I wasn’t planning on blogging about this but I guess you can say that the feeling has me gripped. I’m not going to comment on the historical significance of this event because I cannot even begin to understand what this means to African-Americans in this country. I won’t even pretend to try; this is more about personal impressions…
I’ll be the first to admit that I wasn’t and still am not the most sold out supporter of President Elect Barack Obama. HOWEVER, I will also just as quickly admit that tonight’s event swept me away. Coming into tonight’s festivities, my intentions were to maintain the role of an observer as much as possible. (I did vote, so I guess I wasn’t completely an observer but also a participant). Anyway, despite my best efforts to remain objective, I was quickly swept up into the competitive spirit of seeing “my guy” win.
My feelings swung several times in several ways during the last five or six hours. Hope was and is the prevailing sentiment. But reality slapped me upside the head at least a few times and I remain cautiously optimistic. Questions like “what can one man do?” and “can anyone possibly do what he promises to do?” have plagued me for many months and tonight was no different.
Then he spoke. It was only a speech—but somehow, it felt like more than that. His words were poised and well-articulated; his delivery was accurate and poignant; but the most striking impression to me was the focus in his eyes. From what I saw, I did not see a man who was overwhelmed by the situation or who was too big for the moment. He seemed to understand the burden as best as anyone possibly could, but he also seemed very humbled by it. He was also quick to share the credit and the spotlight with those who contributed to his journey. I think for the first time, the hope that I dared not dive into became a realistic step.
Don’t get me wrong. I’m not ready to crown President Obama the messiah just yet. However, I do believe that he represents exactly what this nation needs: something to believe in and rally around. Although he hails from one party, he seems to have a bipartisan approach, a collectivist attitude, and a diplomatic spirit. If nothing else, the rest of the world may start to see Americans as something more than militaristic, naïve, and air-headedly arrogant.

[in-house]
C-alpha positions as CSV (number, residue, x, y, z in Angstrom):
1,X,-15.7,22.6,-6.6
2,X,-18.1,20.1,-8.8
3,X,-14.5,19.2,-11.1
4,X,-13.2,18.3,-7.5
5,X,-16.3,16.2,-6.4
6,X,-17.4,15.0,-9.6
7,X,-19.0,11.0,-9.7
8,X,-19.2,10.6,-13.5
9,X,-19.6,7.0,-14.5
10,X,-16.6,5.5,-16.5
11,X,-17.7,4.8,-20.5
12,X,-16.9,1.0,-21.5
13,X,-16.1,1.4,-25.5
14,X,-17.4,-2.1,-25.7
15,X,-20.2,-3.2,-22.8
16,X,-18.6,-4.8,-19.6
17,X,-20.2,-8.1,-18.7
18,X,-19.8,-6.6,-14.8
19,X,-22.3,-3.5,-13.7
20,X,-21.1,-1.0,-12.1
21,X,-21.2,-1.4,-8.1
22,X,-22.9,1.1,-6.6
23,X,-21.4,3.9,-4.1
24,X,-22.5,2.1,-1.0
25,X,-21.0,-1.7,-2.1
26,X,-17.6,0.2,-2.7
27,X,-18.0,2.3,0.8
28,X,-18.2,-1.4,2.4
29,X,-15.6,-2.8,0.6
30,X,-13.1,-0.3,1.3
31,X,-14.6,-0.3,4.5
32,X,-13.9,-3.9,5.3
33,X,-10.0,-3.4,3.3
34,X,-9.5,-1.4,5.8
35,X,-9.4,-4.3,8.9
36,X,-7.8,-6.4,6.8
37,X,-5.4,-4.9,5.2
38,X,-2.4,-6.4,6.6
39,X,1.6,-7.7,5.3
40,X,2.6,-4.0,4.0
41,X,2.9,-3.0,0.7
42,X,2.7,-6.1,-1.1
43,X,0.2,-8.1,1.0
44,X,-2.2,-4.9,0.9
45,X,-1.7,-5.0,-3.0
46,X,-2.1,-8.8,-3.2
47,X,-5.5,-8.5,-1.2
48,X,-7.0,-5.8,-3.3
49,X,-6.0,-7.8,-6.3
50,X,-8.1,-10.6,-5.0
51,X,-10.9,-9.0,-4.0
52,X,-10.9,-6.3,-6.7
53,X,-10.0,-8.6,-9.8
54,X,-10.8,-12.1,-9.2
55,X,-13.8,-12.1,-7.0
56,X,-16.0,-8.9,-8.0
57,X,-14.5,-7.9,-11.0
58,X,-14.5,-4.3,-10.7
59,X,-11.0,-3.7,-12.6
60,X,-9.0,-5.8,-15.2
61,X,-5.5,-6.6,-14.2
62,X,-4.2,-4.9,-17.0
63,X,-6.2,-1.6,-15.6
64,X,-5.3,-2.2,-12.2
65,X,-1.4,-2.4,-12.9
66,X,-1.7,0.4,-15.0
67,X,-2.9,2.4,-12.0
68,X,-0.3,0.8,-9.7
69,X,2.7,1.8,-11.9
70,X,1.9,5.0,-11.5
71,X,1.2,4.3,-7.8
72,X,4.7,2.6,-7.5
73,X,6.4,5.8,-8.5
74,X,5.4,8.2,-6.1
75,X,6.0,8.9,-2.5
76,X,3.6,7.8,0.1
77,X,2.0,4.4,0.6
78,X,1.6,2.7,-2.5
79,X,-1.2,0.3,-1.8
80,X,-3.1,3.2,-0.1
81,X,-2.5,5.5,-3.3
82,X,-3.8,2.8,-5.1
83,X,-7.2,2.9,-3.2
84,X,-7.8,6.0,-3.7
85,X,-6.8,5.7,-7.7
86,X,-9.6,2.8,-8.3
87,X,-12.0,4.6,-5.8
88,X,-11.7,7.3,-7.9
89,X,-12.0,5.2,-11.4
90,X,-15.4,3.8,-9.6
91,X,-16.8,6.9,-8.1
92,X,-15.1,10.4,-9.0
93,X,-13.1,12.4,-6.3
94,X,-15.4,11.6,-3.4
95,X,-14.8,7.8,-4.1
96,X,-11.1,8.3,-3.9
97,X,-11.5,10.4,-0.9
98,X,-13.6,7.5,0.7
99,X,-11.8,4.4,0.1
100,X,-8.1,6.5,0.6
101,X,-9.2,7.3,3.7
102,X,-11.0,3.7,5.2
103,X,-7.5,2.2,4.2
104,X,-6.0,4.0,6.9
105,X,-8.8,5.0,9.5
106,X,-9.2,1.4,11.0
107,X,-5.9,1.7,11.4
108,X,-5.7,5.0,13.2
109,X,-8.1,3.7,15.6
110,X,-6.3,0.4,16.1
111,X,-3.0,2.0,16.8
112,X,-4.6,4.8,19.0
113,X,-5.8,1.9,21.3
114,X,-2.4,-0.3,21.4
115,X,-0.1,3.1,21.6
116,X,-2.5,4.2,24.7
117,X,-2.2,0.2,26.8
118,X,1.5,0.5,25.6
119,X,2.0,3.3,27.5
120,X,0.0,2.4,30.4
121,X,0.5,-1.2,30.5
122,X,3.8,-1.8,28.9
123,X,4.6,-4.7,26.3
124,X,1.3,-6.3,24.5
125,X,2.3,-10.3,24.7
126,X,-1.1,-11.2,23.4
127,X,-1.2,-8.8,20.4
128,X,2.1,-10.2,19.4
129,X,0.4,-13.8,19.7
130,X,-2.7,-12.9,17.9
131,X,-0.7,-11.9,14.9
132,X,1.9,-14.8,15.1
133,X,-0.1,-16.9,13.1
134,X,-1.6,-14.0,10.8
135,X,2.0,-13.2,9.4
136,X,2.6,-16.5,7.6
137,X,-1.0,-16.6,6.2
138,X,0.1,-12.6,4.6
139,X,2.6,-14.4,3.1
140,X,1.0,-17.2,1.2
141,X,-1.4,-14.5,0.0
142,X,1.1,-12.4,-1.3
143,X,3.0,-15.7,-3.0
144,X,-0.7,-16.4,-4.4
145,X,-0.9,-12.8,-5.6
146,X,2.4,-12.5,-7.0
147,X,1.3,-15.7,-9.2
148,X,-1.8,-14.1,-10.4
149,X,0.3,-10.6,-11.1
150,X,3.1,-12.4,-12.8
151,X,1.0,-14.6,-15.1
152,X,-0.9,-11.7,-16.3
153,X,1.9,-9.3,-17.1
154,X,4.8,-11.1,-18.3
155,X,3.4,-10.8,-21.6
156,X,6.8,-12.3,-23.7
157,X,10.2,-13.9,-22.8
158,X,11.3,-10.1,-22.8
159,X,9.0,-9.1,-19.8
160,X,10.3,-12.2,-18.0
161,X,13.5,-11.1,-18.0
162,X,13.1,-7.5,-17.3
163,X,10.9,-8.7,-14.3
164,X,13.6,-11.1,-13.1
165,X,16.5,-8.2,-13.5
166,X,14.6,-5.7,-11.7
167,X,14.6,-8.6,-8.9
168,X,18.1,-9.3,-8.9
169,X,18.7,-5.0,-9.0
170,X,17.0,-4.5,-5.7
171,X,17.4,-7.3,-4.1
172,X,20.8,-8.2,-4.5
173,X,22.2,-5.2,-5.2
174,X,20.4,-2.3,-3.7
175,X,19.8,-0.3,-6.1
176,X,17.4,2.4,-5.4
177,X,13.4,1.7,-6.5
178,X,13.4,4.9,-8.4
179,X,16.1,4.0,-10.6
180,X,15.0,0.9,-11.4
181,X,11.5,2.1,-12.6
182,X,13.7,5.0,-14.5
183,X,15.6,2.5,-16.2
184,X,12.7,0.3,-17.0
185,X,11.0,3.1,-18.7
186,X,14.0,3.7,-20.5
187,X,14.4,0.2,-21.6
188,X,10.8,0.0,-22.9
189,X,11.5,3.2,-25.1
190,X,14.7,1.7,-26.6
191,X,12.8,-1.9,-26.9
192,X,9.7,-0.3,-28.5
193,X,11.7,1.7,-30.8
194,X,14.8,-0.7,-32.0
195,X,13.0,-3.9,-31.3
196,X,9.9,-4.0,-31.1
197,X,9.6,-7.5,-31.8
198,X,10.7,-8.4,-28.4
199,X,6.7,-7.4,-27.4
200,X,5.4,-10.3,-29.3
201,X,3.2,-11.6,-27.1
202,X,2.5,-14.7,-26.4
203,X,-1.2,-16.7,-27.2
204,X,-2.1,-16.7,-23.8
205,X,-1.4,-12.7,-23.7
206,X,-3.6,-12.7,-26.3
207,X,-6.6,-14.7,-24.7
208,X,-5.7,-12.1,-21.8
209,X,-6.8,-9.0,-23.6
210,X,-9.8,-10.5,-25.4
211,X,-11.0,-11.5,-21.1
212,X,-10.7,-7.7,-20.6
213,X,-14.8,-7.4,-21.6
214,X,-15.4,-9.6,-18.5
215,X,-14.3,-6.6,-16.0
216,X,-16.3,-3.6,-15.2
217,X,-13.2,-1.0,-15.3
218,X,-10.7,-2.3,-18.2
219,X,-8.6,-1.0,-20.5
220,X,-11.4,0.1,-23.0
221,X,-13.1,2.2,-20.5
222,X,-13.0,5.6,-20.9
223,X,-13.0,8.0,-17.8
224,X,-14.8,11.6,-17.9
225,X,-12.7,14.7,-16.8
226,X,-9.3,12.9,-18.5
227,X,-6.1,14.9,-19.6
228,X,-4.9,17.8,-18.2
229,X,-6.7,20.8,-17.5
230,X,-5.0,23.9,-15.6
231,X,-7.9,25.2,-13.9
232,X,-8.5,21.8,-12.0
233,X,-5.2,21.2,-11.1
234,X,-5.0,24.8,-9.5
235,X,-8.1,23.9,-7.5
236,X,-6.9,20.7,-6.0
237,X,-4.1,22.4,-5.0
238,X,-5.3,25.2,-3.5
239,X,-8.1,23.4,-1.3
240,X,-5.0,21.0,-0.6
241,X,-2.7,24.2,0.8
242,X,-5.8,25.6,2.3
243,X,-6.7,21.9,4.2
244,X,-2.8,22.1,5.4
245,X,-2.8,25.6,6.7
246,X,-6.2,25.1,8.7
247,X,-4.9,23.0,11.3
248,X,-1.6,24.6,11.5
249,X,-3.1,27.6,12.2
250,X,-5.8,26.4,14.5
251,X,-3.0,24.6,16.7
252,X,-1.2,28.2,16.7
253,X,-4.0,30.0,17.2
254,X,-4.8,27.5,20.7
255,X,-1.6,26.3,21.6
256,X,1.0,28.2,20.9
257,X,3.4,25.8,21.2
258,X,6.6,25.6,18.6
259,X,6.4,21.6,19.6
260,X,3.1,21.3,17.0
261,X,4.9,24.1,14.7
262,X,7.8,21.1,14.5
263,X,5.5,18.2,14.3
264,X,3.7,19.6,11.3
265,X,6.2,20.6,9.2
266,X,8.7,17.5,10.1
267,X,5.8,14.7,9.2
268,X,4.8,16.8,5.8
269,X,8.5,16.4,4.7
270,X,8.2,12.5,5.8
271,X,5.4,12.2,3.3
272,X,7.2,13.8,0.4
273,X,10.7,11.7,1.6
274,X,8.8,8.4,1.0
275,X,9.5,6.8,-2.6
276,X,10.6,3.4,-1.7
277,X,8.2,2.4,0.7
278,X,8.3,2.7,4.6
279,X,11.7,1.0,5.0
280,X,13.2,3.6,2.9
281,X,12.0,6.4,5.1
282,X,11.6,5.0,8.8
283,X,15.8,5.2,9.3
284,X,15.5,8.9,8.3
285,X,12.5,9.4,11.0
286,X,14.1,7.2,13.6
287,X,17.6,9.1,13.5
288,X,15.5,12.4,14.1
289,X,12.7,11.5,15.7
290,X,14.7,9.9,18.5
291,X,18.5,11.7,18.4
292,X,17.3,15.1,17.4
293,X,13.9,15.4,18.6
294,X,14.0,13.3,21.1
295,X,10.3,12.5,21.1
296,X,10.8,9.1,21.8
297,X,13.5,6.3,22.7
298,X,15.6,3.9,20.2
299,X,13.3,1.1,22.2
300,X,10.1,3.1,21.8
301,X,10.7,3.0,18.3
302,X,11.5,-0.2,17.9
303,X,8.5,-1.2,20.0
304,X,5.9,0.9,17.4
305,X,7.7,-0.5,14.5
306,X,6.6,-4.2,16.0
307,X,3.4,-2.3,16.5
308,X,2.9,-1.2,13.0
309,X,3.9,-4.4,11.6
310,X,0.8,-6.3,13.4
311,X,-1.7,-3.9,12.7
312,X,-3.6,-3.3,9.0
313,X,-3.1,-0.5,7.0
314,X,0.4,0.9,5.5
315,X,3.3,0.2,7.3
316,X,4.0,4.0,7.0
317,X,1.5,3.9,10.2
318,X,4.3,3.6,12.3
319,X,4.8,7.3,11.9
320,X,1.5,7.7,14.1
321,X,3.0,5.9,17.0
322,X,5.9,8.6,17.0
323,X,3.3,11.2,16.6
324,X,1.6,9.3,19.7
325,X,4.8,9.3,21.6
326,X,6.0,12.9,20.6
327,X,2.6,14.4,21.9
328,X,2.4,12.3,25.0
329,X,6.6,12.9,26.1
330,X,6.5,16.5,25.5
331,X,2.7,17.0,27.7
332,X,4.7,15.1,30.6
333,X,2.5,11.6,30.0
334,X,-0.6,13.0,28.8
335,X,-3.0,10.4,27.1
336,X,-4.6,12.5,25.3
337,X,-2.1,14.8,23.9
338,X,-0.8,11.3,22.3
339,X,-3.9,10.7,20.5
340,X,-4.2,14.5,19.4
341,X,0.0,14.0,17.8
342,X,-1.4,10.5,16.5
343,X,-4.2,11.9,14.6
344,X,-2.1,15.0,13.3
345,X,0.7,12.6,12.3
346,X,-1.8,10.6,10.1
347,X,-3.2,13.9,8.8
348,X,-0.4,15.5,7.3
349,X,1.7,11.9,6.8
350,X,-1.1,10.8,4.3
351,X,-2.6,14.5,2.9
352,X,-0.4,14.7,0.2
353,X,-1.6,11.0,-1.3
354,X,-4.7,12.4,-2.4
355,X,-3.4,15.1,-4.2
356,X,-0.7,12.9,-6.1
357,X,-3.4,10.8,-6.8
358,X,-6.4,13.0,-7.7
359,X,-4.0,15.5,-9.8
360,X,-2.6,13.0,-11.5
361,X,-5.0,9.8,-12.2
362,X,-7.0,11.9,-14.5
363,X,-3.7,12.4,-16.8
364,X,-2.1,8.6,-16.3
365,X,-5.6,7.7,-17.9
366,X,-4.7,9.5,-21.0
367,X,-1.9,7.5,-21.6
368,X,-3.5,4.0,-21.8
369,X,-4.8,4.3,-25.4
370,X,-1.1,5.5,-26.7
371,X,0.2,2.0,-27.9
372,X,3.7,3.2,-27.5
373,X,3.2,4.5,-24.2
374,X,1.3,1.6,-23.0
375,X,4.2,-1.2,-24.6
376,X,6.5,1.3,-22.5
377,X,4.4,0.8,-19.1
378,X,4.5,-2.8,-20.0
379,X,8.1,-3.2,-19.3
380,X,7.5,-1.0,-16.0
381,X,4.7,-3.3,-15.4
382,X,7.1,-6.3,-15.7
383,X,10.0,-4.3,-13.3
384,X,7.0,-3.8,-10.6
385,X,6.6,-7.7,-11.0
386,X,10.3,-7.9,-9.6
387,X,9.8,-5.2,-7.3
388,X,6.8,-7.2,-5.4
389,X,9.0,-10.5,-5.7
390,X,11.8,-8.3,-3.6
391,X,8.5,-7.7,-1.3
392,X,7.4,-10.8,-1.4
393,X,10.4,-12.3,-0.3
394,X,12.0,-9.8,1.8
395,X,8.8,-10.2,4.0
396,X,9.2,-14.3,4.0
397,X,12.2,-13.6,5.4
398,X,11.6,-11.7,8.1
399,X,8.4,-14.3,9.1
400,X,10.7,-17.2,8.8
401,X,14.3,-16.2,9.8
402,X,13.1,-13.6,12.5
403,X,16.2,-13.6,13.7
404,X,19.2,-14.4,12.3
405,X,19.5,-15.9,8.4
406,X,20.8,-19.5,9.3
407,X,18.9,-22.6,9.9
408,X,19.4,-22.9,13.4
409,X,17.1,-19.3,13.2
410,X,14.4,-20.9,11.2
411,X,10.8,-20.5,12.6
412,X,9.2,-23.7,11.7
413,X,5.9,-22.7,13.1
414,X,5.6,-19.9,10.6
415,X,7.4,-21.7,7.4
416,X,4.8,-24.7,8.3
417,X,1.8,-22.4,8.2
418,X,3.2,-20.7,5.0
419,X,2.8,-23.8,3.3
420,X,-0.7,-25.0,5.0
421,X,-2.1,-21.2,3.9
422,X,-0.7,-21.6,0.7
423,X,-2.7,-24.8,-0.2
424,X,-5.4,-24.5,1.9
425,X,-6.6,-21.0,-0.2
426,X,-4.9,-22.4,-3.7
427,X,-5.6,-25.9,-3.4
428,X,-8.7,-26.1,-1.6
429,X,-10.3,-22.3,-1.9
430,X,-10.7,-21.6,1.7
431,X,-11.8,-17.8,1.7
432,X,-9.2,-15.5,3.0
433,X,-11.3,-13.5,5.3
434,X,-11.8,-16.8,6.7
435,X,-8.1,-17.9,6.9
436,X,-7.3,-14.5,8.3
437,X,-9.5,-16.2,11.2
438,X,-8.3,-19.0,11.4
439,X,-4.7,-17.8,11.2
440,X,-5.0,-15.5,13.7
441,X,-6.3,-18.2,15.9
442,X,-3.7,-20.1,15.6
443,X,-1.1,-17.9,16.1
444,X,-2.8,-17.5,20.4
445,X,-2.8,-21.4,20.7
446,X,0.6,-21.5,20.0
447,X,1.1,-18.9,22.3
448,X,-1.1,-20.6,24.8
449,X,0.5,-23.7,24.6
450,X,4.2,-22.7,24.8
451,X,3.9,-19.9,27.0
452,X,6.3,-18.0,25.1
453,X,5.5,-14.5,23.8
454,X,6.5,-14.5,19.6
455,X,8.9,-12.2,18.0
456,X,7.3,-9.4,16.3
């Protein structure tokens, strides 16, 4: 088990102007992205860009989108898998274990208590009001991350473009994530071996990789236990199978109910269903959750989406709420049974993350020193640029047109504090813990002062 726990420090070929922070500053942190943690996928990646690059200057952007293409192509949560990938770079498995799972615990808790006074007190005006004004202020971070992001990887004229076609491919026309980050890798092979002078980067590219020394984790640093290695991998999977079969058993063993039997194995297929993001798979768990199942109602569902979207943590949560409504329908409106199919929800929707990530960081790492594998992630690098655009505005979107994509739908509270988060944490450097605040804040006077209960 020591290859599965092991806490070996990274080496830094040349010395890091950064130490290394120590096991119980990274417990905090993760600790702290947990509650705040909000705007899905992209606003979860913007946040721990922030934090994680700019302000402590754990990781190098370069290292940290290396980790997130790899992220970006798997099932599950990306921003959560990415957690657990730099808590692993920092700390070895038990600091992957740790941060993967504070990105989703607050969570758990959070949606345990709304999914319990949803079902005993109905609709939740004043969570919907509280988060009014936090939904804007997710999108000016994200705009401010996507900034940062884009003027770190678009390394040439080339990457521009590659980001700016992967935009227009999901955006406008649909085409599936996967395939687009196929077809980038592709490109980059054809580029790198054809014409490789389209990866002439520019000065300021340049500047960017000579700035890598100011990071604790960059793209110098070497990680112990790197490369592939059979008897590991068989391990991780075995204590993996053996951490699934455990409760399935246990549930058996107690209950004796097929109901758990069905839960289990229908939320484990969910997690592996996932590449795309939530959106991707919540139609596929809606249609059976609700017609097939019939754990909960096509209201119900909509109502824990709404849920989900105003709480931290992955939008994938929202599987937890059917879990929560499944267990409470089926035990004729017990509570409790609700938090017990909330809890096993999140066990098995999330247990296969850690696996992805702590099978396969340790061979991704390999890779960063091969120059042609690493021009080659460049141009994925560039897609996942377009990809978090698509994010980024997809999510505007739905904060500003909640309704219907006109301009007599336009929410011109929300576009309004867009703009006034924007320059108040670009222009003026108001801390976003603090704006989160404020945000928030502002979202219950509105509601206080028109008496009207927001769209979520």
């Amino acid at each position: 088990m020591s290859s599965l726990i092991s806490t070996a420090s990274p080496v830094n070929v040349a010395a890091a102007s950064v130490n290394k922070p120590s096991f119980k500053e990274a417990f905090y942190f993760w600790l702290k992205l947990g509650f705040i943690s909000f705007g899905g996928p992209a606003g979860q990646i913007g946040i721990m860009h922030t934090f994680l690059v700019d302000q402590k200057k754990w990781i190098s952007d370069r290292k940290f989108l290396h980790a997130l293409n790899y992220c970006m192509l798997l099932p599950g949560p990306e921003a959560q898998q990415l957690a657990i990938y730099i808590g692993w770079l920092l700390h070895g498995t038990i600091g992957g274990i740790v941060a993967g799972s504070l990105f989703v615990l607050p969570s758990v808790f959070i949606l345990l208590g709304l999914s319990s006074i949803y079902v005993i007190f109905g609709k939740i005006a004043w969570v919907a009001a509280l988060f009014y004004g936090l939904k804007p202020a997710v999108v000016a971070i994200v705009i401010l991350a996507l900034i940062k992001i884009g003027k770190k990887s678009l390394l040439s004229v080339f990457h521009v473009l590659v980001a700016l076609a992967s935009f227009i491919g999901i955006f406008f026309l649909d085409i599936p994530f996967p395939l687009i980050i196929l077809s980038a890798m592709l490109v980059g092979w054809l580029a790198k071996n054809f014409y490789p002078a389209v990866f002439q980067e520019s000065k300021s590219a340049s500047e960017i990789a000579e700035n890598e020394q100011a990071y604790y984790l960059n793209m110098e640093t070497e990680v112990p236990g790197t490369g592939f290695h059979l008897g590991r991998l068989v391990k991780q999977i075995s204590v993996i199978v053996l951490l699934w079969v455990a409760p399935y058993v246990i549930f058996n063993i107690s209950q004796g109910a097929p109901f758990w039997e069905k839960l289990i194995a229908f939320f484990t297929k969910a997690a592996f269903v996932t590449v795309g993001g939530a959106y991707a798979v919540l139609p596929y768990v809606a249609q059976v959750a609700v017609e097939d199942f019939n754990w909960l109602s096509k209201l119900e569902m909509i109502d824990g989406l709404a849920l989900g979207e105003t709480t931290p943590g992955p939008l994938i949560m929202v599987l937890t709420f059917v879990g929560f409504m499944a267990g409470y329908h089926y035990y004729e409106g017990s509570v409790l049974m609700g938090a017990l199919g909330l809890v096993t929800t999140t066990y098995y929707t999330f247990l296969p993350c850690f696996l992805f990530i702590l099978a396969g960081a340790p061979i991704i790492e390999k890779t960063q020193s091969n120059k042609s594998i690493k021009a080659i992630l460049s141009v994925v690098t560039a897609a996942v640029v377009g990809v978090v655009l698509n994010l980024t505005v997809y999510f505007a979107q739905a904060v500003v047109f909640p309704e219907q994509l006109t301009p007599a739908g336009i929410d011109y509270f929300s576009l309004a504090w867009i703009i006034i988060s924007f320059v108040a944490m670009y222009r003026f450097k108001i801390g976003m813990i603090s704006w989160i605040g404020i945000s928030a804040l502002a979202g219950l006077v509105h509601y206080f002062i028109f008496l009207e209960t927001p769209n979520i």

Still, it’s not enough. My hope is not in a man. As Derek Webb put it in his song A King and a Kingdom: My first allegiance is not to a flag, a country, or a man/My first allegiance is not to democracy or blood/Its to a King and a Kingdom. My hope is not in change or in America. I’m not saying that Obama was or was not “God’s choice.” Let’s please not be so simple-minded. This election has taught me that the issues are far more complicated than I thought. God spoke to me in a different way tonight.
Here’s what I mean. I was harshly rebuked at the election booth this morning. After the presidential candidates and the U.S. Senate candidates, I had absolutely NO idea who I was voting for. In reality, the local and state elected officials have far more practical impact on my life than the nationals ones, so why don’t I know who they are?! I’m sick of being voluntarily oblivious. What’s more, I realized that I am also largely unaware of and uninformed about national issues. As I felt personally convicted, my thoughts turned to the Church. A change in office is all well and good, but what will the Church do? Can we engage people in honest and open discussion on political issues without attacking or getting defensive? Will the Church change? Will we wake up this slumber?? I think God is concerned about the state of His people just as much as He is about who is leading the “Free World”.
Above all, I believe in God’s sovereignty. I certainly don’t understand it, but I do trust and believe in it. The world appears to be falling apart around us. What will the Church do? What will you do? What will I do? These are the questions that this election has forced me to confront. I know that God is building His Kingdom through ways seen and unseen. Will we take part or stand on the sidelines and watch our chance pass by?
I’m still cautiously optimistic, but I can say that the flicker of hope in my heart is sparking brighter than it was. I hope that these next years will be interesting because we will step up to die in prayer on our knees, answer God’s call, sell out to His mission, and make them unforgettable years. It’s for a King and a Kingdom.